Meet Gilad, He Sells Muffins

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 It all happened in Puerto Escondido, a small bustling Mexican coastal town, frequented by in-the-know travellers, Europeans, North Americans and surfers. 

One night not more than four years ago, three friends, part-time Puerto residents, after having a lavish Mexican dinner at a local restaurant, replete with copious bottles of beer (and in one gent’s case, the better part of a bottle of the local specialty, Mescal), while satiated and happily heading back to their seaside condos - a voice pops out of the dark startling three grown men…“wanna buy my muffins?”

Meet Gilad, the little muffin entrepreneur.  He’s been in business for some time now, selling his muffins on the street, on the beach, in bars, wherever folks gather.

I came across the now thirteen year old Gilad three years ago at the Villa Carrizalillo Sunset Bar. While enjoying one of Ricardo’s famous margaritas and viewing the amazing sunset that only Puerto can provide, in walks Gilad: “wanna buy my muffins?

What struck me about this little native Mexican tyke was his flawless English and his marketing prowess. This canny little man displayed a nose for profit in this competitive world of high-finance commerce. You see, the price of his pack of assorted muffins was 45 pesos. Most of us at the Sunset Bar, and I’m sure the rest of his other customers, would pay him with a handy 50 peso note…Gilad would always never have the 5 peso change for the 50. 

There it is folks - an instant 5 peso profit. I took an instant liking to this muffin tycoon.

Now, in 2012, back in Puerto Escondido, I decided to look for the lad.  I needed to know more about this industrious muffin micro-salesman. Friends here told me he lives out by Roca Blanca, a small beach enclave 50 or so kilometers north of Puerto, so I ventured to Roca Blanca, where Gilad lives with his family.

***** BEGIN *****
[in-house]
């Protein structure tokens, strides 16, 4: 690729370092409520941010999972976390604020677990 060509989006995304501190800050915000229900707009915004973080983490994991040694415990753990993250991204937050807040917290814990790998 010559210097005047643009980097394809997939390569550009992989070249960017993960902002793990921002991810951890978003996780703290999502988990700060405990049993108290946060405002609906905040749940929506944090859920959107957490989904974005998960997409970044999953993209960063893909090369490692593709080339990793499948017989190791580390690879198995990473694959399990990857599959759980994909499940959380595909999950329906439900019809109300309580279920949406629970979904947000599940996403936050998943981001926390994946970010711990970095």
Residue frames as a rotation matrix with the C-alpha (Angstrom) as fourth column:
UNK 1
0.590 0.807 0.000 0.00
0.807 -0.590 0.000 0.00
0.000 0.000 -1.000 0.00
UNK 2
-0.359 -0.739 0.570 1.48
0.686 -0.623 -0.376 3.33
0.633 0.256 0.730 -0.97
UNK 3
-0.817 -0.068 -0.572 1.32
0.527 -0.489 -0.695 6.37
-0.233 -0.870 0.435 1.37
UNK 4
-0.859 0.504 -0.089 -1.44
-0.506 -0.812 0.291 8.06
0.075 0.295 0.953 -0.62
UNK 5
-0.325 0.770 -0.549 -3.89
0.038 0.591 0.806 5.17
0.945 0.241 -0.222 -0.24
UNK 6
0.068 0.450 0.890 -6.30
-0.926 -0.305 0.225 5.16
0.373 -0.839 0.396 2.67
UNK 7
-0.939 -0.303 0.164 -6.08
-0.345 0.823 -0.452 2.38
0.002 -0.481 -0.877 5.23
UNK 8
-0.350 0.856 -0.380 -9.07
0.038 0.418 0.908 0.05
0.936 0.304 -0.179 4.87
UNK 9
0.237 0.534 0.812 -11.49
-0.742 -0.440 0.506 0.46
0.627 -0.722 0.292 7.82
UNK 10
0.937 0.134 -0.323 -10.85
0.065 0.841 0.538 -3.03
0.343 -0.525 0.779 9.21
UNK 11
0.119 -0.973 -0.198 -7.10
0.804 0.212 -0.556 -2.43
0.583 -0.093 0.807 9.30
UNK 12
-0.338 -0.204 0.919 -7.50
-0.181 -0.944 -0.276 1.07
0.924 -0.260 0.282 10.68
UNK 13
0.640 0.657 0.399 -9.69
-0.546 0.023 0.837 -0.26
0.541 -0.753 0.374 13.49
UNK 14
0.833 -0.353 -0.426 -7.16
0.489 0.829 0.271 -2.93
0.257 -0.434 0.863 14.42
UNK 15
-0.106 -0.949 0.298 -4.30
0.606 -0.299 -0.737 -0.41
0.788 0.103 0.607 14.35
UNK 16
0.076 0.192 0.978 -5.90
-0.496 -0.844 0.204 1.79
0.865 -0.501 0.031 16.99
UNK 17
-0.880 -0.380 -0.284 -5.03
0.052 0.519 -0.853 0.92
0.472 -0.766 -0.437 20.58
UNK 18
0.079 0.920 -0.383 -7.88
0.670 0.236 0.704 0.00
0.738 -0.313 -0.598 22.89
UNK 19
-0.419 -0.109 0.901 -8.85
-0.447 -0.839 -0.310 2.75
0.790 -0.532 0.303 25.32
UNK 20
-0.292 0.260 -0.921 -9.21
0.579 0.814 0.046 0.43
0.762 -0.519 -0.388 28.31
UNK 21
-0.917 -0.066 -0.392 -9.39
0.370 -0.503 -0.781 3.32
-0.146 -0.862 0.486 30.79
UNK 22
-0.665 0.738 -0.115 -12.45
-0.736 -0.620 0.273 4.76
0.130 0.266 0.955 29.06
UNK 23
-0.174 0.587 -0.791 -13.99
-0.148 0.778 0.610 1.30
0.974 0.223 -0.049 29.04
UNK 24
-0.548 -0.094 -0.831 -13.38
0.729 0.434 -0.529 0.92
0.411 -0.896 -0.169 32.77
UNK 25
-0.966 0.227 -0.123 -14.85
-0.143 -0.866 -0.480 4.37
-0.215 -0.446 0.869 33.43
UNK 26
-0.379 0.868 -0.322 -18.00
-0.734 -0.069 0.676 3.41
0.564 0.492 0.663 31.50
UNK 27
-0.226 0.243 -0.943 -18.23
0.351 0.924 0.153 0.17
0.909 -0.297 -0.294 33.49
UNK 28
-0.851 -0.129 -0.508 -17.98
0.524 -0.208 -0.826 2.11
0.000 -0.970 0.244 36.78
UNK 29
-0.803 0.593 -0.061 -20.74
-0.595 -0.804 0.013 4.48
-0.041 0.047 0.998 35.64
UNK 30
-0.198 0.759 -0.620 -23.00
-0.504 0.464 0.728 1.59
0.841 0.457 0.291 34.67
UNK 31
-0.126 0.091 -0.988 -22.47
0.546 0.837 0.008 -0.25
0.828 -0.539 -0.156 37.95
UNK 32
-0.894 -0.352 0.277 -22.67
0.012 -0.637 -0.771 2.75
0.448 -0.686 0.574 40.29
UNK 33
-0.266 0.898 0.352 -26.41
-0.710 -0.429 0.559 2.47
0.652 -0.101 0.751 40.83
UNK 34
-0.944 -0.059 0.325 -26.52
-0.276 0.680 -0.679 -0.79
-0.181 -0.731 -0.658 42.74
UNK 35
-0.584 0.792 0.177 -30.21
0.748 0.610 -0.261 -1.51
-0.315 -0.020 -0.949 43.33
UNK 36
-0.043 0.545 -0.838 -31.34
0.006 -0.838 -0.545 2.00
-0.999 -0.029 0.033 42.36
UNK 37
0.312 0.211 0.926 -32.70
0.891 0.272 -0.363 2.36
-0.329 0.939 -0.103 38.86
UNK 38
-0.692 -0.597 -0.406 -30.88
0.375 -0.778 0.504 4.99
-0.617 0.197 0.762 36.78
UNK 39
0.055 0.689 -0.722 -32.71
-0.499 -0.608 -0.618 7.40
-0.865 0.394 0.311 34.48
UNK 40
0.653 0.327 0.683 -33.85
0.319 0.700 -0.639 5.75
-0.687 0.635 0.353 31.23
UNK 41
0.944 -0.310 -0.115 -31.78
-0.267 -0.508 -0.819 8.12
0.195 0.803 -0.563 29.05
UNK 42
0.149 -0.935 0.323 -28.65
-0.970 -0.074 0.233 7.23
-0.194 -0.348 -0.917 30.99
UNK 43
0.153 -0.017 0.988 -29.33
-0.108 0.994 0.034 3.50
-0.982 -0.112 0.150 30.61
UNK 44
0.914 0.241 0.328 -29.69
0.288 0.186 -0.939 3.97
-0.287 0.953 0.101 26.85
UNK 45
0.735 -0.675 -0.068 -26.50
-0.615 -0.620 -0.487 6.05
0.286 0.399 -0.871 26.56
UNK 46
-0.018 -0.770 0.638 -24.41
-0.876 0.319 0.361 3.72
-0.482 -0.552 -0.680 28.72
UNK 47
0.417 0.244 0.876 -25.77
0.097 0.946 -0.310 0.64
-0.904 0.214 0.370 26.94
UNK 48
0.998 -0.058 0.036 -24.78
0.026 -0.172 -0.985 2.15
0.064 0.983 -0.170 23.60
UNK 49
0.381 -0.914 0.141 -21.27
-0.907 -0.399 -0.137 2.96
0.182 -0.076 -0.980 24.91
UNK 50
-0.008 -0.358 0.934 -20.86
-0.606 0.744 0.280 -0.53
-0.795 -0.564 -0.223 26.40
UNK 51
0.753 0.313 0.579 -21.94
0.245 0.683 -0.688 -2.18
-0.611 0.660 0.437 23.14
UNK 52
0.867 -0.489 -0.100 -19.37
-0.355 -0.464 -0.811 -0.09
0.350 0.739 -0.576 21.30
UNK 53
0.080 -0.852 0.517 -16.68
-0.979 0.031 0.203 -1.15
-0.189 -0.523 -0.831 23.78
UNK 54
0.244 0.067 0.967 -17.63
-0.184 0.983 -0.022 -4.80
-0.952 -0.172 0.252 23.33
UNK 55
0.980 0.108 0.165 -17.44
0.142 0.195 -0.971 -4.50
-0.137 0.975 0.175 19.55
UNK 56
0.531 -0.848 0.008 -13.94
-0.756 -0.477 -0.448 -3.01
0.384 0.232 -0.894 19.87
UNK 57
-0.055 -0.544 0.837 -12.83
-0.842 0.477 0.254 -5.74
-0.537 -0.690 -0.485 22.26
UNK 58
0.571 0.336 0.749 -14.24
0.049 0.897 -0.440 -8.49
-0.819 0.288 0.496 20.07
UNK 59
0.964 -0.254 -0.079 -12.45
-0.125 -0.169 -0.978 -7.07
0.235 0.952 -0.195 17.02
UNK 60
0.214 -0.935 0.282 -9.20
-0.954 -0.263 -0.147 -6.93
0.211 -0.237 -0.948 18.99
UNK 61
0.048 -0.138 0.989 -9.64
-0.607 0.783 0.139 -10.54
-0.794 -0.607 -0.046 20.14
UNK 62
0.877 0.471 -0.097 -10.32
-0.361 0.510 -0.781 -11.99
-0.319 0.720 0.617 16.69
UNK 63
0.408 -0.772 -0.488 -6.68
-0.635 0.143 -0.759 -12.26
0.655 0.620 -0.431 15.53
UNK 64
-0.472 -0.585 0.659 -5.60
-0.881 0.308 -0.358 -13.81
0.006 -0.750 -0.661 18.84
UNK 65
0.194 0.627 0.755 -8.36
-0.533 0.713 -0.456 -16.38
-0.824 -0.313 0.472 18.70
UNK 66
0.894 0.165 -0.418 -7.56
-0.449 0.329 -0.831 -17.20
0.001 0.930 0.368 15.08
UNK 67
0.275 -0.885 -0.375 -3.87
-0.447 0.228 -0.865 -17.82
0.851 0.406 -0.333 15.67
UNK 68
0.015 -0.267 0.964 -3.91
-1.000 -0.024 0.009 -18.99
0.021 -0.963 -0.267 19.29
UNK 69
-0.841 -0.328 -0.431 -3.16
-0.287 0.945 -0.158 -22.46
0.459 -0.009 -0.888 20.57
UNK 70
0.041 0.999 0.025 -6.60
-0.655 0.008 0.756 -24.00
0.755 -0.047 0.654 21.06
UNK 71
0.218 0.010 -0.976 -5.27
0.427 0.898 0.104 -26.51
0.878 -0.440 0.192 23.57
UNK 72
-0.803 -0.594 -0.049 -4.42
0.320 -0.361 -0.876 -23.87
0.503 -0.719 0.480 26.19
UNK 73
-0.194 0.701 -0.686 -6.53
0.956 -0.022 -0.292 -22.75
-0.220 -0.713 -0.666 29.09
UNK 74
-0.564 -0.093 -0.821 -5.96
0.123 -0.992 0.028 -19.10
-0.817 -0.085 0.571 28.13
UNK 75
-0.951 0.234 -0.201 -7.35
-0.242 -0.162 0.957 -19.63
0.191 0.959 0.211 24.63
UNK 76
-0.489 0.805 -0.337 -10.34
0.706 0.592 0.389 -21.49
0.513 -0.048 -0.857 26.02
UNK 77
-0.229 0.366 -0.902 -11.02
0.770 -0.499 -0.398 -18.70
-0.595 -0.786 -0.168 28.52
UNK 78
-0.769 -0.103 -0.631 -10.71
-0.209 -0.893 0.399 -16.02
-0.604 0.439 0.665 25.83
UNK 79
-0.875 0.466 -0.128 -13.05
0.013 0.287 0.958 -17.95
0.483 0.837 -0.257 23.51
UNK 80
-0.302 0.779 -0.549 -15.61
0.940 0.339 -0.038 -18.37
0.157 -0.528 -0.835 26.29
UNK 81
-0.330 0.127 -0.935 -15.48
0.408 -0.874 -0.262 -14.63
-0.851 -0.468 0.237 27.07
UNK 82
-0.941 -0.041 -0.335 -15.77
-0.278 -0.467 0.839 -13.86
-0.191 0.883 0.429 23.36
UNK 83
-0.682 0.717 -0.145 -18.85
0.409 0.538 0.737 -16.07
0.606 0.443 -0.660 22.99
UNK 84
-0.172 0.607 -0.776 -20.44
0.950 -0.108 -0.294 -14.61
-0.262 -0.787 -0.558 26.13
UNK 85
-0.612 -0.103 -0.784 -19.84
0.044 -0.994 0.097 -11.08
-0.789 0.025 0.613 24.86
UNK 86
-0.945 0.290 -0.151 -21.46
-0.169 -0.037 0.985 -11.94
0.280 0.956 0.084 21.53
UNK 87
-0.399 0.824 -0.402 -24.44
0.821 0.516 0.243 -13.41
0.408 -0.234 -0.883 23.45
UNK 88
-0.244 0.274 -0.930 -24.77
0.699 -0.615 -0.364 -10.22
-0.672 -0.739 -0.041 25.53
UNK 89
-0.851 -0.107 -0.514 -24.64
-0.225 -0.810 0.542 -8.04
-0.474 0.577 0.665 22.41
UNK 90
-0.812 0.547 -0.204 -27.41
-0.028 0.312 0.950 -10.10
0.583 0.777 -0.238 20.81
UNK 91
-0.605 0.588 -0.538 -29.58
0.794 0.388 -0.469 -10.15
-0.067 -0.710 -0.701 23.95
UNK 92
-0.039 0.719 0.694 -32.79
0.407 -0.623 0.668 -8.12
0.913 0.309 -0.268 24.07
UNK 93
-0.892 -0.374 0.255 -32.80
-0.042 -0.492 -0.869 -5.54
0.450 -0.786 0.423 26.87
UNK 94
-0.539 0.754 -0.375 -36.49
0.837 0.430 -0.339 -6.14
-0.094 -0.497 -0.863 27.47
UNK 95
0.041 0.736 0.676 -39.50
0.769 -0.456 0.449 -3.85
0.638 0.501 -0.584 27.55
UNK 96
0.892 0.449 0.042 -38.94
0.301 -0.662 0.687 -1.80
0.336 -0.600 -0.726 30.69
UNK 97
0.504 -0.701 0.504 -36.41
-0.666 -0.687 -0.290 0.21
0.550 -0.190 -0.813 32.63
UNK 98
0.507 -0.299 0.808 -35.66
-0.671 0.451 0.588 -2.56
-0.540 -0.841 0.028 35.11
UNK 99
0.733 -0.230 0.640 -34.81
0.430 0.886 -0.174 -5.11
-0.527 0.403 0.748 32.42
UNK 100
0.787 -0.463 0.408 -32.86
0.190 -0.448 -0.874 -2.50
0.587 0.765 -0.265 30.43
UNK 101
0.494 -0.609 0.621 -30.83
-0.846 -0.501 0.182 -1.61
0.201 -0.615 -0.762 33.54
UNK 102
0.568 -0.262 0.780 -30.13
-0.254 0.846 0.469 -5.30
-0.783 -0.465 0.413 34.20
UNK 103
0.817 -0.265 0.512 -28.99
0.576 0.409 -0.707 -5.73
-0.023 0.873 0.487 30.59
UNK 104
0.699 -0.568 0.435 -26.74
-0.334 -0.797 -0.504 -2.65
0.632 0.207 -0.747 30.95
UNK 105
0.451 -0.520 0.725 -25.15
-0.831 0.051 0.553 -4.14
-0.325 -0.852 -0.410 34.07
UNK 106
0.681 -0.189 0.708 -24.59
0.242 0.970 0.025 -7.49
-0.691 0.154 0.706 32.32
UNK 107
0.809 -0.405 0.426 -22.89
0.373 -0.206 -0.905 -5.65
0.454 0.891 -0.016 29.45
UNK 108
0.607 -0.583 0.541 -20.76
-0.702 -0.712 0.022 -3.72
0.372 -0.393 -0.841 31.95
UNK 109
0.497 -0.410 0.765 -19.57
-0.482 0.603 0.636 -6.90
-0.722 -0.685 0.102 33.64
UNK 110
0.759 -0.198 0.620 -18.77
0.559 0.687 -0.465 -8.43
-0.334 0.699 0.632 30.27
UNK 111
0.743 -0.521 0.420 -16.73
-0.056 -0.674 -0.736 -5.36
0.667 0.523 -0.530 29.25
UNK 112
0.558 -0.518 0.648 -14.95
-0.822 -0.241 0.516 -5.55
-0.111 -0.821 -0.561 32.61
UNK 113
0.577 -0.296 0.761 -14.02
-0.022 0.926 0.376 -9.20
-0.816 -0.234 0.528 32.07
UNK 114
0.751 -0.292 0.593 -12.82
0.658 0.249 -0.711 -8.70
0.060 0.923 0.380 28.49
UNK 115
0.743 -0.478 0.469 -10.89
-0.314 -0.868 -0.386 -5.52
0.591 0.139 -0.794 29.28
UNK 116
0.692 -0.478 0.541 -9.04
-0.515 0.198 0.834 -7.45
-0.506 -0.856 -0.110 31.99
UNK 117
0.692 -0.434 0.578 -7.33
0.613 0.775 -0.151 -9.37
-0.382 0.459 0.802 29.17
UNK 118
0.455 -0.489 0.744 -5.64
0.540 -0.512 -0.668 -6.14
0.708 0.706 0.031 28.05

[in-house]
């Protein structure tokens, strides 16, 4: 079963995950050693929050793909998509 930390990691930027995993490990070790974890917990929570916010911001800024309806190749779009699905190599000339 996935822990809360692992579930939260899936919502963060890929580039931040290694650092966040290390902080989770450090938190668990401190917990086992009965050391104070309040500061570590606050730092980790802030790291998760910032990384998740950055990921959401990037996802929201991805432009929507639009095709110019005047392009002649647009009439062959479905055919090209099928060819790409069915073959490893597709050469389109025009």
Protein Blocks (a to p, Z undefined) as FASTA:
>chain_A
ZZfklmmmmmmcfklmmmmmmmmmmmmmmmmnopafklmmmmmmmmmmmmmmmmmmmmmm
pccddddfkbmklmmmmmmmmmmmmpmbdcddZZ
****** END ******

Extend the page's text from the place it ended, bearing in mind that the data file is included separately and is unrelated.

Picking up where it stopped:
And here’s where a most interesting story begins. 

As I approached his humble roadside abode, typical of most native Mexican families, Gilad alighted, followed by his father and five siblings. I introduced myself to his father, Ernesto, in my fractured Spanish. He replied in perfect English to my great surprise. He went on to introduce his family; daughters Shamaim and Monica-Liat, sons Yuval, Lior and little Ashkan-Exnal. 

And where was mother, also a Monica? Inside baking muffins.

I proceeded to start my research. Gilad was about to celebrate his 13th birthday. He’s still diligently at work, with an even greater variety of muffins to offer…and now with a legitimate price tag of 50 pesos for his baked goods, which now include croissants and custard filled pastries. An additional sales person has been added to the sales team, older sister Shamaim, now fifteen and also fluent in English.

Father Ernesto was abandoned as a newborn and eventually adopted and raised by a family of World-War II holocaust survivors who eventually settled in Kelowna, British Columbia, Canada.  Hence Ernesto’s perfect English and German.

As a young man, he travelled the US and Europe as an itinerant musician, eventually abandoning his music in Switzerland to work for the Nestle corporation. He worked there for five years and during that time took a baking course. 

I asked him why he ended up in Mexico since he was raised elsewhere? He replied that he wanted to get back to his roots. So, here he is, Ernesto Lopez, back in his native land, with Mexican born wife Monica, and his six children. English is spoken in the home so his children will be perfectly bi-lingual.

The baking enterprise provides income to fund the completion of the family’s surf-side restaurant. His property stretches from the road all the way down to that great Roca Blanca beach. He augments his baking income by teaching English and German.

Ernesto loads up his car every day with an inventory of his freshly baked goods. With his sales team of Gilad and Shamaim, he drives to the fertile muffin selling grounds in and around Puerto Escondido. (If you’d like to rendezvous with the mobile muffin team to arrange home delivery, contact Ernesto at: shamaim_massawa@yahoo.com)

So, if you’re ever in pretty Puerto Escondido, on the beach, on the street, at the Sunset bar at the Villa Carrizalillo or walking to or from any of the fabulous Puerto Escondido restaurants, you may hear the question I’ve come to respect and admire, “wanna buy my muffins?”

For family album, click here.

PS: My fee for writing and photographing this article has been paid to Gilad to be used toward his education


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